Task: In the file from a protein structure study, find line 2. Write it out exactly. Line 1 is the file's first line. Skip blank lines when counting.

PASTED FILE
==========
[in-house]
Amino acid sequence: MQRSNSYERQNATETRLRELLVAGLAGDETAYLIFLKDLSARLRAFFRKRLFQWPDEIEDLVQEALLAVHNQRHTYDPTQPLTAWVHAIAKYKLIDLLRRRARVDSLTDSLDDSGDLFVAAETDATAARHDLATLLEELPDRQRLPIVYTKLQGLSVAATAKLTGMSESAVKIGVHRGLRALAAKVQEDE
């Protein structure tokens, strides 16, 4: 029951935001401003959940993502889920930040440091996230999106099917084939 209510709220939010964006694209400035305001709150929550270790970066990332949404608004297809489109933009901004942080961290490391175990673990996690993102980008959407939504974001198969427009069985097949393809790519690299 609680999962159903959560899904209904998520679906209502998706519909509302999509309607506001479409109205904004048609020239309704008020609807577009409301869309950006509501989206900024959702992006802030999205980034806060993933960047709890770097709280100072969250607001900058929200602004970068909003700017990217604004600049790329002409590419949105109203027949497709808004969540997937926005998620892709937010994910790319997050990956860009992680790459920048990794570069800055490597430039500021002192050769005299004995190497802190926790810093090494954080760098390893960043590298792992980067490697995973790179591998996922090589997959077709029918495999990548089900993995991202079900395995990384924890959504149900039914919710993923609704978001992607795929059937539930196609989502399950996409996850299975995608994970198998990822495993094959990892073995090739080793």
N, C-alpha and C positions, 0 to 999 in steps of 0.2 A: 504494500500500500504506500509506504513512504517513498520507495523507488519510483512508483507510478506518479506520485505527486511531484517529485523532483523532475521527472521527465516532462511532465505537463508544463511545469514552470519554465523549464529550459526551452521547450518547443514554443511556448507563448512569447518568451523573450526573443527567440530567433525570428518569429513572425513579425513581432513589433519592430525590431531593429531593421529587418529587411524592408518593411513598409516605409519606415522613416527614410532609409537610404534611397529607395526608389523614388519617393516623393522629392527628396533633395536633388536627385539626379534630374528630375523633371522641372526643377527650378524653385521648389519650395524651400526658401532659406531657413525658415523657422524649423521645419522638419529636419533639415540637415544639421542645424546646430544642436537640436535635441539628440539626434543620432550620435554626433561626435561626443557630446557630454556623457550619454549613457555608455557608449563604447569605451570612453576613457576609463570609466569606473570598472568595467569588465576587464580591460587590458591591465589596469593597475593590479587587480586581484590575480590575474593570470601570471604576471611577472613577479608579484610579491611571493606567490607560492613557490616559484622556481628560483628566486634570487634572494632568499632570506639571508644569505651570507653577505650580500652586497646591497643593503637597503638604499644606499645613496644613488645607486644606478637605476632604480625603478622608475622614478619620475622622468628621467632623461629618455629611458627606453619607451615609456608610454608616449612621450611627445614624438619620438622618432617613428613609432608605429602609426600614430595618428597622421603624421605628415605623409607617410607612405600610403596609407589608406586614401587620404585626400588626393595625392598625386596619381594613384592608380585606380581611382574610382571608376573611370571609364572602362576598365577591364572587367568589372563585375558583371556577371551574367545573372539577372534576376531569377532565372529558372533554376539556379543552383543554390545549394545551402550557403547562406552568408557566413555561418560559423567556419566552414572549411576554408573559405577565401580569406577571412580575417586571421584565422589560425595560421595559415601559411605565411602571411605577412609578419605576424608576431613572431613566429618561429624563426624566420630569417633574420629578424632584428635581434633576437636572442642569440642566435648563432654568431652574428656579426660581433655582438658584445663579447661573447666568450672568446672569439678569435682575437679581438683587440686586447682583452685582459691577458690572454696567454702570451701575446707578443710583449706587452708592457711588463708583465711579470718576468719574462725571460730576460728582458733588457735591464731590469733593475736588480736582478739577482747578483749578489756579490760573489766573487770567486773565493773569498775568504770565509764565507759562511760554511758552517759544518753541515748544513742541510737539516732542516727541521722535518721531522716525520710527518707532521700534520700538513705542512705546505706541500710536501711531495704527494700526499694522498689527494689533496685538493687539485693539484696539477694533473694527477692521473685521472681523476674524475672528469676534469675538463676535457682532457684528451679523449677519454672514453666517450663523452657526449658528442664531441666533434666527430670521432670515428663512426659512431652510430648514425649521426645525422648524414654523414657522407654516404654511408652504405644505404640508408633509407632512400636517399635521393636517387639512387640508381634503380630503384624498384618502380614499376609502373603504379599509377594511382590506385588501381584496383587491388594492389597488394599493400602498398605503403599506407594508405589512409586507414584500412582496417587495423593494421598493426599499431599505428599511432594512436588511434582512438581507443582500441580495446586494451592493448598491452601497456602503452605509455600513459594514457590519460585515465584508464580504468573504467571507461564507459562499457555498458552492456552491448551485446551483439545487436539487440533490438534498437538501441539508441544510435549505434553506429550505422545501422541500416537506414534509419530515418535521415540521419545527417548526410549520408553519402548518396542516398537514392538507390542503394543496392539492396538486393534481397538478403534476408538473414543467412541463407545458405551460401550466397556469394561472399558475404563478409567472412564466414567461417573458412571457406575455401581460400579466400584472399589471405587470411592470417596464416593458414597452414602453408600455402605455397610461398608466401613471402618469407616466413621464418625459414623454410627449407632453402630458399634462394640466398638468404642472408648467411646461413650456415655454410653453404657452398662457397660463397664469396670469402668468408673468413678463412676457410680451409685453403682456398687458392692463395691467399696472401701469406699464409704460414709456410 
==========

Amino acid sequence: MQRSNSYERQNATETRLRELLVAGLAGDETAYLIFLKDLSARLRAFFRKRLFQWPDEIEDLVQEALLAVHNQRHTYDPTQPLTAWVHAIAKYKLIDLLRRRARVDSLTDSLDDSGDLFVAAETDATAARHDLATLLEELPDRQRLPIVYTKLQGLSVAATAKLTGMSESAVKIGVHRGLRALAAKVQEDE